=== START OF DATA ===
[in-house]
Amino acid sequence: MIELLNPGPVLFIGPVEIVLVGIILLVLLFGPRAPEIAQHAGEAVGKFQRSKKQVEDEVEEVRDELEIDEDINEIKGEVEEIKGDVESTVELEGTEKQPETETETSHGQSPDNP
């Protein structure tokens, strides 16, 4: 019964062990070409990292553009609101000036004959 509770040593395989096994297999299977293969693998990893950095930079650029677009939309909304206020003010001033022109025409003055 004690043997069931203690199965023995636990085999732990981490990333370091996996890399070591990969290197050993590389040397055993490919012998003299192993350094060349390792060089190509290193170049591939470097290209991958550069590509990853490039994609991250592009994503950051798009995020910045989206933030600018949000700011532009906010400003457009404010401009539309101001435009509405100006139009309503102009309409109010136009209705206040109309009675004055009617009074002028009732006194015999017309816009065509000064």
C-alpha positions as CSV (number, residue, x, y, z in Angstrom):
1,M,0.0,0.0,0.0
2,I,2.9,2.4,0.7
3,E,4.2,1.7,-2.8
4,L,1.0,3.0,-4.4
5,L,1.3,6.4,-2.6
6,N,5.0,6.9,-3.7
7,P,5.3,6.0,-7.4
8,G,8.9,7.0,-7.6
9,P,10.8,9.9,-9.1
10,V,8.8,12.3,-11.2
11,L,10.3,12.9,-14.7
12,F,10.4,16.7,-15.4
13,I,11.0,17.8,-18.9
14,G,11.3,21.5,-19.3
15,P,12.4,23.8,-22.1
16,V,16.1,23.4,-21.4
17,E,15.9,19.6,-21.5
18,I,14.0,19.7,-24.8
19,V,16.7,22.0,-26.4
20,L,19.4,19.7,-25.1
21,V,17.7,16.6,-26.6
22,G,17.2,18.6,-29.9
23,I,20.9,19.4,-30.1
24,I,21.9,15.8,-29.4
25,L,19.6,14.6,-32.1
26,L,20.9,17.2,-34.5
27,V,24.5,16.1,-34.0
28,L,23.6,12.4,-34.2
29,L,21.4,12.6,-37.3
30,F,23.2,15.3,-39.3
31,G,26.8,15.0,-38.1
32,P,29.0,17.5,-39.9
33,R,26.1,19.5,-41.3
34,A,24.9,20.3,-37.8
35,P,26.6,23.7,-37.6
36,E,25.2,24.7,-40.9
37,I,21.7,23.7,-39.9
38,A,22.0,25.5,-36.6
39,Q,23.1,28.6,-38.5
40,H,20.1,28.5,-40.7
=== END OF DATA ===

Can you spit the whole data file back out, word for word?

[in-house]
Amino acid sequence: MIELLNPGPVLFIGPVEIVLVGIILLVLLFGPRAPEIAQHAGEAVGKFQRSKKQVEDEVEEVRDELEIDEDINEIKGEVEEIKGDVESTVELEGTEKQPETETETSHGQSPDNP
């Protein structure tokens, strides 16, 4: 019964062990070409990292553009609101000036004959 509770040593395989096994297999299977293969693998990893950095930079650029677009939309909304206020003010001033022109025409003055 004690043997069931203690199965023995636990085999732990981490990333370091996996890399070591990969290197050993590389040397055993490919012998003299192993350094060349390792060089190509290193170049591939470097290209991958550069590509990853490039994609991250592009994503950051798009995020910045989206933030600018949000700011532009906010400003457009404010401009539309101001435009509405100006139009309503102009309409109010136009209705206040109309009675004055009617009074002028009732006194015999017309816009065509000064």
C-alpha positions as CSV (number, residue, x, y, z in Angstrom):
1,M,0.0,0.0,0.0
2,I,2.9,2.4,0.7
3,E,4.2,1.7,-2.8
4,L,1.0,3.0,-4.4
5,L,1.3,6.4,-2.6
6,N,5.0,6.9,-3.7
7,P,5.3,6.0,-7.4
8,G,8.9,7.0,-7.6
9,P,10.8,9.9,-9.1
10,V,8.8,12.3,-11.2
11,L,10.3,12.9,-14.7
12,F,10.4,16.7,-15.4
13,I,11.0,17.8,-18.9
14,G,11.3,21.5,-19.3
15,P,12.4,23.8,-22.1
16,V,16.1,23.4,-21.4
17,E,15.9,19.6,-21.5
18,I,14.0,19.7,-24.8
19,V,16.7,22.0,-26.4
20,L,19.4,19.7,-25.1
21,V,17.7,16.6,-26.6
22,G,17.2,18.6,-29.9
23,I,20.9,19.4,-30.1
24,I,21.9,15.8,-29.4
25,L,19.6,14.6,-32.1
26,L,20.9,17.2,-34.5
27,V,24.5,16.1,-34.0
28,L,23.6,12.4,-34.2
29,L,21.4,12.6,-37.3
30,F,23.2,15.3,-39.3
31,G,26.8,15.0,-38.1
32,P,29.0,17.5,-39.9
33,R,26.1,19.5,-41.3
34,A,24.9,20.3,-37.8
35,P,26.6,23.7,-37.6
36,E,25.2,24.7,-40.9
37,I,21.7,23.7,-39.9
38,A,22.0,25.5,-36.6
39,Q,23.1,28.6,-38.5
40,H,20.1,28.5,-40.7